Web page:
JavaScript is disabled in your web browser or browser is too old to support JavaScript. Today almost all web pages contain JavaScript, a scripting programming language that runs on visitor's web browser. It makes web pages functional for specific purposes and if disabled for some reason, the content or the functionality of the web page can be limited or unavailable.
Vieraskieliset / In-english

Blog: Ba­lan­ce bet­ween work and rest

Vieraskieliset / In-english
30.10.2020 9.15

Juttua muokattu:

11.11. 13:59

Sum­mer in Fin­land is short in­deed. Is it even shor­ter now than when I was a child? Or have I just, in the mid­d­le of the hust­le and bust­le of dai­ly life, for­got­ten to pau­se and en­joy the warmth of the sum­mer, the soft bree­ze and the buz­zing in­sects?

Au­tumn of­ten marks the be­gin­ning of so­met­hing new. I am sen­ding our eighth child to the first grade, and our ol­der daugh­ter goes to Reis­jär­vi Opis­to. Our mid­d­le school pu­pil will move from a tem­po­ra­ry fa­ci­li­ty in­to a lo­ve­ly new school, while the pri­ma­ry school kids will move out of their di­la­pi­da­ted school hou­se in­to tem­po­ra­ry pre­mi­ses. Apart from these out­ward chan­ges, all edu­ca­ti­o­nal pro­ces­ses will con­ti­nue af­ter the sum­mer va­ca­ti­on, inc­lu­ding my own stu­dies. Both my ca­len­dar and my head are full of a hod­ge­pod­ge of lists and sche­du­les.

I will do my best to fend off the fee­lings of hur­ry, shor­ta­ge of time and cons­tant chaos. I will try to keep those things at arm’s length. Far enough for me not to be inf­lu­en­ced by them. I would like to wel­co­me the fall with an or­ga­ni­zed and or­der­ly mind.

I have re­cent­ly been won­de­ring about the im­pact of the hu­man psyc­he on one’s ener­gy le­vels. What ma­kes us choo­se our oc­cu­pa­ti­on and hob­bies? What is the pre­sump­ti­on, re­qui­re­ment or dream in­si­de us that mo­ti­va­tes us to make our choi­ces? It is im­por­tant to re­cog­ni­ze the un­der­lying as­pi­ra­ti­on that go­verns our ac­ti­ons, be­cau­se it may so­me­ti­mes be at od­ds with our re­sour­ces.

This thought has been pre­oc­cu­pying my mind, be­cau­se I have re­a­li­zed that I tend to aim at per­fec­ti­on in wha­te­ver I am doing. I have been re­a­ding about how one le­arns to take things ea­sy, to pau­se and lis­ten to one’s body and mind. It is im­por­tant to be awa­re of one’s in­ner re­sour­ces and to res­pect their li­mits.

Hu­man beings are fun­ny in that their fa­ti­gue is not di­rect­ly re­la­ted to the num­ber of hours slept du­ring the night or the work­lo­ad ac­comp­lis­hed. So­me­ti­mes it is ea­sy to work on an in­te­res­ting as­sign­ment for a long time wit­hout fee­ling ti­red. At some ot­her time work can be ho­pe­les­s­ly dull and ti­ring.

There are ti­mes when I feel ex­haus­ted by the ”meta” work re­qui­red in dai­ly fa­mi­ly life. What should we eat to­day, to­mor­row, next week? I should re­mem­ber to buy a fi­xing kit for the flat bi­cyc­le tire. Oh, I al­most for­got, one of the kids will have a den­tal ap­point­ment at 10.30 to­mor­row and a swim­ming les­son right af­ter that. When should we go to pick blu­e­ber­ries, and do we have enough ber­ry ra­kes? Whose are the wor­nout trai­ners in the hall, when would I have time to sow the cur­tains for the lit­t­le ones’ room?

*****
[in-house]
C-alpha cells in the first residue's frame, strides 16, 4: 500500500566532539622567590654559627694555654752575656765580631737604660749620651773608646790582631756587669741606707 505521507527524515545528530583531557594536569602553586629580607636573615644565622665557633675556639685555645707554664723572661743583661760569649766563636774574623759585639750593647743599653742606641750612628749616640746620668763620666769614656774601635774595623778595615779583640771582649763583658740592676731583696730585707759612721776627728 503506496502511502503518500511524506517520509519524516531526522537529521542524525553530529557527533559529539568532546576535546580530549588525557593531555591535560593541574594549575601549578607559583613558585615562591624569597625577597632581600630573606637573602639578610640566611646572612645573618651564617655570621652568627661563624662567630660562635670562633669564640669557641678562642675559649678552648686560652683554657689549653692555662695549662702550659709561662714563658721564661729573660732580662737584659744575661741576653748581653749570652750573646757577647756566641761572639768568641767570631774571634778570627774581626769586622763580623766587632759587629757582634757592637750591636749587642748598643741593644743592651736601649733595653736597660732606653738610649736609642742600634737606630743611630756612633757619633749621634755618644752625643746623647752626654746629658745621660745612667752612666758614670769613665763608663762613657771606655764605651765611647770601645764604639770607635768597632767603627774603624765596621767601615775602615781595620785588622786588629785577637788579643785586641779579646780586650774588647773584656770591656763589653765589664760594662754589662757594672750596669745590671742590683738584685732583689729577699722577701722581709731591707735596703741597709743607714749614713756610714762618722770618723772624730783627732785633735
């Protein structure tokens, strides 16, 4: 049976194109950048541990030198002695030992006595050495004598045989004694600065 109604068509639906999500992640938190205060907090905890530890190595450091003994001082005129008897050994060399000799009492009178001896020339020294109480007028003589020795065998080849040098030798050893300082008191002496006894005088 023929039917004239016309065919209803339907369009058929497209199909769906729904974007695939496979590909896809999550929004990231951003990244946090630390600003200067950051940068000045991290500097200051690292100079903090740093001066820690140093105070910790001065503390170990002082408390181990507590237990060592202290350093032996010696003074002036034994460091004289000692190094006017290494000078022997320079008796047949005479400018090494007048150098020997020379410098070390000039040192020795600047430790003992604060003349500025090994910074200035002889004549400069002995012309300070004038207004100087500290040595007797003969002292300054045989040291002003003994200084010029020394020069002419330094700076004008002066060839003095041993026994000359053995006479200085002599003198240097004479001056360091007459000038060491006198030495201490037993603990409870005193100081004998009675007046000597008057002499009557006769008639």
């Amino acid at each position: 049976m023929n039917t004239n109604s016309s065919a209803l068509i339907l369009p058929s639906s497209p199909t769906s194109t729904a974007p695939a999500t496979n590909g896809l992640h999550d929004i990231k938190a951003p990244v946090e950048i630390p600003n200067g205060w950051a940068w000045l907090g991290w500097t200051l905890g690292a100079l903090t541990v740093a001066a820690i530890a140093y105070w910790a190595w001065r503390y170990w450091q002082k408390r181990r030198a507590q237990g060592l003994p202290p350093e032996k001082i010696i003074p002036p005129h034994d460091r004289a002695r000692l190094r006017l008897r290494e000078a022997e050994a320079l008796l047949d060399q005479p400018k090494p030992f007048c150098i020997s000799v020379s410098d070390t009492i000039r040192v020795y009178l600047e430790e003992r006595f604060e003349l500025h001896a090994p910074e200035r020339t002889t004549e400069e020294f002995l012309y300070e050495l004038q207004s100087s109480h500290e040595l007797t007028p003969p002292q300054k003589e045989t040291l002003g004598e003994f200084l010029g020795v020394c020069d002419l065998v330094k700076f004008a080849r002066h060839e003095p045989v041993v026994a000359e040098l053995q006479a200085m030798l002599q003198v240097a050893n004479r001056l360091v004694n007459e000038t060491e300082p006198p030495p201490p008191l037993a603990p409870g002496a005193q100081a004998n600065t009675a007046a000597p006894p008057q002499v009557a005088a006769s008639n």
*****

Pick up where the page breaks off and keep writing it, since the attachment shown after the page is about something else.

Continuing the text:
When bom­bar­ded by all these thoughts, I should ar­ran­ge some calm, pe­a­ce­ful time for my­self. Qui­et enough to hear the whis­pe­ring voi­ce in­si­de me. What do I need my­self? I of­ten for­get all about that. For some re­a­son, I find it chal­len­ging to take a short break from the dai­ly cho­res and child care and do so­met­hing per­so­nal­ly re­war­ding.

My in­ner voi­ce seems to be qui­te de­man­ding. It does not whis­per in my ear nice rhy­mes of bloo­ming flo­wers or soft knit­ting wool. It says that work co­mes first and play on­ly co­mes af­ter that. And work ne­ver ends. Ba­sed on what I have read, I am not the on­ly one strug­g­ling with this prob­lem.

I am hap­py we were ab­le to go on a ho­li­day this sum­mer. I could put some dis­tan­ce bet­ween my­self and the work wai­ting to be done and to re­lax and en­joy na­tu­re. Be­au­ti­ful sce­ne­ry and si­len­ce are the best me­di­ca­ti­on for a busy mot­her’s rest­less mind.

I de­ri­ved new strength for my dai­ly life from the blue sky, the tops of high moun­tains, the rus­hing wa­ter­fal­ls and bird­song. It was ea­sy to pau­se there, with no ot­her al­ter­na­ti­ves avai­lab­le. I hope that, lit­t­le by lit­t­le, I will le­arn to ex­pe­rien­ce that same pe­a­ce in my life on an or­di­na­ry Wed­nes­day. Right af­ter din­ner when all fa­mi­ly mem­bers are hap­py and con­tent.

Text: Suvi Myl­ly­mä­ki

Trans­la­ti­on: Sirk­ka-Lii­sa Lei­no­nen

You will find the ori­gi­nal blog post here.


Her­ra sa­noi is­ra­e­li­lai­sil­le: ”Älä sor­ra muu­ka­lais­ta; olet­te­han it­se­kin ol­leet muu­ka­lai­si­na Egyp­tis­sä ja tie­dät­te, mitä on elää vie­raas­sa maas­sa muu­ka­lai­se­na.” 2. Moos. 23:9

Viikon kysymys